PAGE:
Both of these issues create slight problems for us whilst on the road. The starving drivers don’t notice us on the road, and even if they do, they make every effort to get as close to us as possible, honking at the last minute, just in case they hadn’t scared us enough. Luckily, their pent up anger seems to be vented on to one another, rather than directly at us, and we have seen many fights and arguments that testify to this fact. The other, more slightly obvious issue is that of food. It’s essential we eat in order to carry on cycling throughout the day, so when we stumble upon a restaurant or café that is actually serving food, it’s an absolute godsend!
Half way between Alexandria and Cairo, we actually did happen to stumble upon a restaurant that would serve us food, in fact, that served us a banquet. Tasty salty soup, fresh salad, lamb that melted in your mouth, fluffy white rice and steaming hot pitta breads, all for less than £3! We had landed on our feet! To add to our delight, the locals and the people that worked there were incredibly friendly; showing a keen interest in our journey and why we were there. But, in contrast to some of the locals in rural Turkey, they understood our personal boundaries and got the message when we wanted to be alone.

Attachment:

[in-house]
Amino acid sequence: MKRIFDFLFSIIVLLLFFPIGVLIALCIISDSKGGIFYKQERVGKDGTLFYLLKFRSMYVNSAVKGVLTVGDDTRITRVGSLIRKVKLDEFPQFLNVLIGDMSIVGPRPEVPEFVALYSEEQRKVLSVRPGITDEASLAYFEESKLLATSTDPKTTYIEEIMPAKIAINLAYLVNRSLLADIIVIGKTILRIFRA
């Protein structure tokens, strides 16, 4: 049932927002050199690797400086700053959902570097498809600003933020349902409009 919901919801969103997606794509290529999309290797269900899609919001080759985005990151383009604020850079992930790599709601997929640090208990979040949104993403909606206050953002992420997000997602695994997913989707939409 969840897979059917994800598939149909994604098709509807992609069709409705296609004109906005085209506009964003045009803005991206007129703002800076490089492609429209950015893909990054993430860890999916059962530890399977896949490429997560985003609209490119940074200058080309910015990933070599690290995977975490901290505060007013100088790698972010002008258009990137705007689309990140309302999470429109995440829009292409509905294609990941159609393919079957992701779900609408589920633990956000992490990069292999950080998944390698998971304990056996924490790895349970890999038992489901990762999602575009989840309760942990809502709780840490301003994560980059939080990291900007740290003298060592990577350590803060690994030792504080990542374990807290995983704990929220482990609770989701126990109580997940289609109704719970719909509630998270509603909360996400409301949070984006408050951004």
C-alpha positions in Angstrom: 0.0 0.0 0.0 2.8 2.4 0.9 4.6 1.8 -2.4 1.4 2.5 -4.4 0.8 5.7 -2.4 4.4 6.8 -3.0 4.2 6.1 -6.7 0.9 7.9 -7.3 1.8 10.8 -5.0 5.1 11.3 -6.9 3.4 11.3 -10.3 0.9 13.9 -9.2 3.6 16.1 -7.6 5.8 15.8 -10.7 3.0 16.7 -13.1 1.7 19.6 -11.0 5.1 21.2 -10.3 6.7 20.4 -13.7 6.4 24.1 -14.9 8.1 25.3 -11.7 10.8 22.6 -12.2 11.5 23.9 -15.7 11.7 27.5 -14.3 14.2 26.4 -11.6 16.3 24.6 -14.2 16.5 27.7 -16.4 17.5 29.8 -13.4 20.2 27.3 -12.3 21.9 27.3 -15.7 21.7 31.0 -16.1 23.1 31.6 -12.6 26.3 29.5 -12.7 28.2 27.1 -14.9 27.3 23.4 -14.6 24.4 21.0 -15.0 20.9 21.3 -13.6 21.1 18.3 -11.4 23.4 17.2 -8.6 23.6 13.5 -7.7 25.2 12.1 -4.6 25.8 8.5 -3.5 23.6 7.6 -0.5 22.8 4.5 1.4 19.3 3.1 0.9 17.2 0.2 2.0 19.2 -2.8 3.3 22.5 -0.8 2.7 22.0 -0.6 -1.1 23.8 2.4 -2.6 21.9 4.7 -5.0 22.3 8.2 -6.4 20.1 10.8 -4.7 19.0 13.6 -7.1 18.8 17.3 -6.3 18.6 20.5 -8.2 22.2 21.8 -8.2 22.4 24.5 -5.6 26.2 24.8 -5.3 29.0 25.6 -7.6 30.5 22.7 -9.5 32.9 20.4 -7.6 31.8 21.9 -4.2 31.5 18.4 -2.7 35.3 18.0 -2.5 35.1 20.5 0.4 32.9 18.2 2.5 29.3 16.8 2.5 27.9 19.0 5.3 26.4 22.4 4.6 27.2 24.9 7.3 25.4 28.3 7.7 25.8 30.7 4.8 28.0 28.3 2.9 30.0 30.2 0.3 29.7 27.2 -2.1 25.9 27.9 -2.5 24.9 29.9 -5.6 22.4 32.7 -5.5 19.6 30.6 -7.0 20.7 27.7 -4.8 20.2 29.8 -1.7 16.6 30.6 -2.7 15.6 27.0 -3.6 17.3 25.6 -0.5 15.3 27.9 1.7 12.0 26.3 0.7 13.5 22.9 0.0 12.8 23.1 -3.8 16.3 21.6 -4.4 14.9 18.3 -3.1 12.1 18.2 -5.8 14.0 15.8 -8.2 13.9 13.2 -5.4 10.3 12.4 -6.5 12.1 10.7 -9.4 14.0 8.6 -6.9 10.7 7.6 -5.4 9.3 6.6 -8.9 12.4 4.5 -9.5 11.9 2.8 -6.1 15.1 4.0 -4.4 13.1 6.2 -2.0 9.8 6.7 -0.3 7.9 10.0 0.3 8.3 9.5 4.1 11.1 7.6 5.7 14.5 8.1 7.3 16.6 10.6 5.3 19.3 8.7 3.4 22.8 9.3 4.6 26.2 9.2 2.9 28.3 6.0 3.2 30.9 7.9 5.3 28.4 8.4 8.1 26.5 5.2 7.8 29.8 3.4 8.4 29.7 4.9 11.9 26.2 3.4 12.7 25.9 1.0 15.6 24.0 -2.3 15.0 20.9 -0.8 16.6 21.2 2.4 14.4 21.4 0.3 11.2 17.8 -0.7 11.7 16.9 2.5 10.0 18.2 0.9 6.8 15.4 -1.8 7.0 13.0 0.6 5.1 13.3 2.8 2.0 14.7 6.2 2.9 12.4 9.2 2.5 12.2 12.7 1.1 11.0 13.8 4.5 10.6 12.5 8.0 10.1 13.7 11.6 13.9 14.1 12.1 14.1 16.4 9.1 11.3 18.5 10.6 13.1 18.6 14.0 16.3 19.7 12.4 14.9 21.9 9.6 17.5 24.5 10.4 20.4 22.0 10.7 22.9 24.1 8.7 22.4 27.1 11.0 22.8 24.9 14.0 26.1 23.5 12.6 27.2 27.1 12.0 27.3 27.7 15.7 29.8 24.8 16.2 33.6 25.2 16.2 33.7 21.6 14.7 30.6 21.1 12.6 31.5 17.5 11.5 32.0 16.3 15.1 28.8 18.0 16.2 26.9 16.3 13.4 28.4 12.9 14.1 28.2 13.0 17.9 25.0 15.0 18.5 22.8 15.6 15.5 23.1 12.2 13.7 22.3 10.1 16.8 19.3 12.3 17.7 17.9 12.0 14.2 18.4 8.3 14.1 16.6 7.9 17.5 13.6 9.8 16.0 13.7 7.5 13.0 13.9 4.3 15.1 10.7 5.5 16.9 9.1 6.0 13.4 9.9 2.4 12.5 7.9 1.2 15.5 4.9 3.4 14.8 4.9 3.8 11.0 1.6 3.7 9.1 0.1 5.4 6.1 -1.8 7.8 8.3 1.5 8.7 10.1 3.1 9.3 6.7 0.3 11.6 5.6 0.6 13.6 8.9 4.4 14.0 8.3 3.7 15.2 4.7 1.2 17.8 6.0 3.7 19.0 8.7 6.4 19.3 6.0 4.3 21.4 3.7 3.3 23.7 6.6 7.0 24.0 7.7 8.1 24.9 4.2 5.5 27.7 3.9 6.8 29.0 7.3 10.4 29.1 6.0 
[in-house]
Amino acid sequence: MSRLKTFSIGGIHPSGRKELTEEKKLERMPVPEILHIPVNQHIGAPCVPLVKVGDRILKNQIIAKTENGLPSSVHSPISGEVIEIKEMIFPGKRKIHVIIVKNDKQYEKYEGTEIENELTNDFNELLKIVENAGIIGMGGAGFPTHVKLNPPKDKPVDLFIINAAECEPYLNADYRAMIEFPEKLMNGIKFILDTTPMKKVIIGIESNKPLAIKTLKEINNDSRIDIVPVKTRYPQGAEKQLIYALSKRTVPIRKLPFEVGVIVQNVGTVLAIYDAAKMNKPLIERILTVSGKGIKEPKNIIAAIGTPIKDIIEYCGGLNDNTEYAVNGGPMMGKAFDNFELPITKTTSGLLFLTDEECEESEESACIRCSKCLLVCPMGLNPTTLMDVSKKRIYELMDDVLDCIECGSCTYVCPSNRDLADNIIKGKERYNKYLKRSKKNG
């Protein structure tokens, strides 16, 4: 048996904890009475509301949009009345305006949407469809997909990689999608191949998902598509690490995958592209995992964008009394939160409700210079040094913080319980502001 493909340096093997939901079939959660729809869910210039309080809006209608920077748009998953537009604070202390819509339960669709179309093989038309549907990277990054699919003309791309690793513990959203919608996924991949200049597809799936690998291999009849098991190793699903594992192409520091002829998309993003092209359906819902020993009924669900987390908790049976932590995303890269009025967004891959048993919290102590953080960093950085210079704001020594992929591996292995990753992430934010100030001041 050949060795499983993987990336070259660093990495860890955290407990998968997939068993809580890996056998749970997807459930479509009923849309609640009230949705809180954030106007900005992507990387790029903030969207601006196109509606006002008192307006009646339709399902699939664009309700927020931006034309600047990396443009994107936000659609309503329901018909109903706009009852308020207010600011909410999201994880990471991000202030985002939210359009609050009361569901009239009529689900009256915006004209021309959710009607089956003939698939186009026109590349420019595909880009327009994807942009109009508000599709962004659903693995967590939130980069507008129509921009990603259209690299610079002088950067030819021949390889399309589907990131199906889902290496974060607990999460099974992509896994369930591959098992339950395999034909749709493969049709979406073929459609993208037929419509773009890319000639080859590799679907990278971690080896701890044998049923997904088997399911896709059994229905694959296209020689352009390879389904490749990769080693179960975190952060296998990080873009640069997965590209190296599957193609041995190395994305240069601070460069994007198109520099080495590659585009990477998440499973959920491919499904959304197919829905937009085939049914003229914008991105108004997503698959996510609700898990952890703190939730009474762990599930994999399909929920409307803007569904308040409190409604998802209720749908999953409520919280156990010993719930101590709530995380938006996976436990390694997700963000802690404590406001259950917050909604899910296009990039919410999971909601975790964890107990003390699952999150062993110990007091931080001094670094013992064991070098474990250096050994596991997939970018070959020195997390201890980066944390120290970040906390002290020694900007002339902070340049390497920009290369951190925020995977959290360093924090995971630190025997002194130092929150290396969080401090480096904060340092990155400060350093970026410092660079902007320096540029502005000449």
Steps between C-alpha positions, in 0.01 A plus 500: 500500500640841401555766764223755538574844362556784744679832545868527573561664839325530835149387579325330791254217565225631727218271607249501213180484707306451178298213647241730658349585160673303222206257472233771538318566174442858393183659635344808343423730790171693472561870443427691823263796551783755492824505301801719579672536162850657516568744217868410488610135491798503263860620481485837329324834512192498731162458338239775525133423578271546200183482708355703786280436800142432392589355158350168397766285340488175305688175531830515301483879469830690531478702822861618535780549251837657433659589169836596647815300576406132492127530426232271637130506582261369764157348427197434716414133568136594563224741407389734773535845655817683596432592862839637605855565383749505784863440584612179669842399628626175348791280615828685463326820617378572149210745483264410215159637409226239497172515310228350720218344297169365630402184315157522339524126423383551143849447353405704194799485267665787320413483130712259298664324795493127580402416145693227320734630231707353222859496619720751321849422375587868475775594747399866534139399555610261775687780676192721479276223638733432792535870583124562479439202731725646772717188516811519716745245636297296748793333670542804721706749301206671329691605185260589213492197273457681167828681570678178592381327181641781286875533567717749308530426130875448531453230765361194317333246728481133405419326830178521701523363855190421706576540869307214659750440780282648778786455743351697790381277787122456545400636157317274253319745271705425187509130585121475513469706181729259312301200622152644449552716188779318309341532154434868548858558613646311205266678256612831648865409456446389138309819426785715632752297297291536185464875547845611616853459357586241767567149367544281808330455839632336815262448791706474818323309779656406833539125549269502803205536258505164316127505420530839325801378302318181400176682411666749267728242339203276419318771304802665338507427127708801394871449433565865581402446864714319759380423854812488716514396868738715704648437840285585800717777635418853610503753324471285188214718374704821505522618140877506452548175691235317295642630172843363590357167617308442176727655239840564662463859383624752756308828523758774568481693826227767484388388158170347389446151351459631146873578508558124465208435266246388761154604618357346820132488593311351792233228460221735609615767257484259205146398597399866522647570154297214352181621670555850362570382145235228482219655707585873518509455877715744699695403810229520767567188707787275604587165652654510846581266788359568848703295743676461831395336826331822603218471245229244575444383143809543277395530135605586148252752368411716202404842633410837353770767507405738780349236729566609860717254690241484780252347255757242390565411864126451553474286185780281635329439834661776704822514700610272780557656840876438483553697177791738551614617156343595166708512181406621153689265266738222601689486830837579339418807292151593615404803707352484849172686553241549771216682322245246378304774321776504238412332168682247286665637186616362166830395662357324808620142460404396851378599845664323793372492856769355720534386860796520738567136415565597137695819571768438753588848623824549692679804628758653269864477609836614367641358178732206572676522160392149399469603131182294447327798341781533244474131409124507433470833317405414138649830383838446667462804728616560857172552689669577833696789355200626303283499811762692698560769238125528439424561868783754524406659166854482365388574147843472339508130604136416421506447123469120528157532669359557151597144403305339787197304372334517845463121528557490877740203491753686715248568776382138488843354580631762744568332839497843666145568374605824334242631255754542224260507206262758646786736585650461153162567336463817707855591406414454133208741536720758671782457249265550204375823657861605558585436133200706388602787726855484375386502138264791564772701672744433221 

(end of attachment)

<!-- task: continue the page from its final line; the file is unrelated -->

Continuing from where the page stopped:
Attached to the side of the restaurant was a quaint mosque, and it didn’t take long for the restaurant workers to invite us to sleep there for the evening. With the food being so good, and the people so friendly, we asked ourselves ‘why not!?’ The afternoon turned into evening, and it continued with a good atmosphere, and come sunset, the locals were ecstatic about breaking their fast. Eventually, we ate our share of food and then set up our temporary home in the mosque.
We hadn’t really considered what sleeping in a mosque would be like, and if we had, I’m sure we would have thought it would have been a peaceful nights sleep with no interruption. Unfortunately for us, this was not the case, and in addition to the constant barrage of flies on our face, road traffic noise and building works, we had the wonderful experience of waking up at 3am, to 30 odd men, humming and chanting their prayers whilst standing over our makeshift beds. It was a surreal experience and one that we hugely appreciated despite the terrible nights sleep.
The morning presented us with yet another cloudless day, and we were soon on the road, headed for Cairo. Approaching the bustling city, the traffic got heavier and heavier and people got less and less aware of our presence.
The rules of the road in Cairo:
- There are no rules
- Do not use wing mirrors (this is genuinely part of a recent change in their highway code)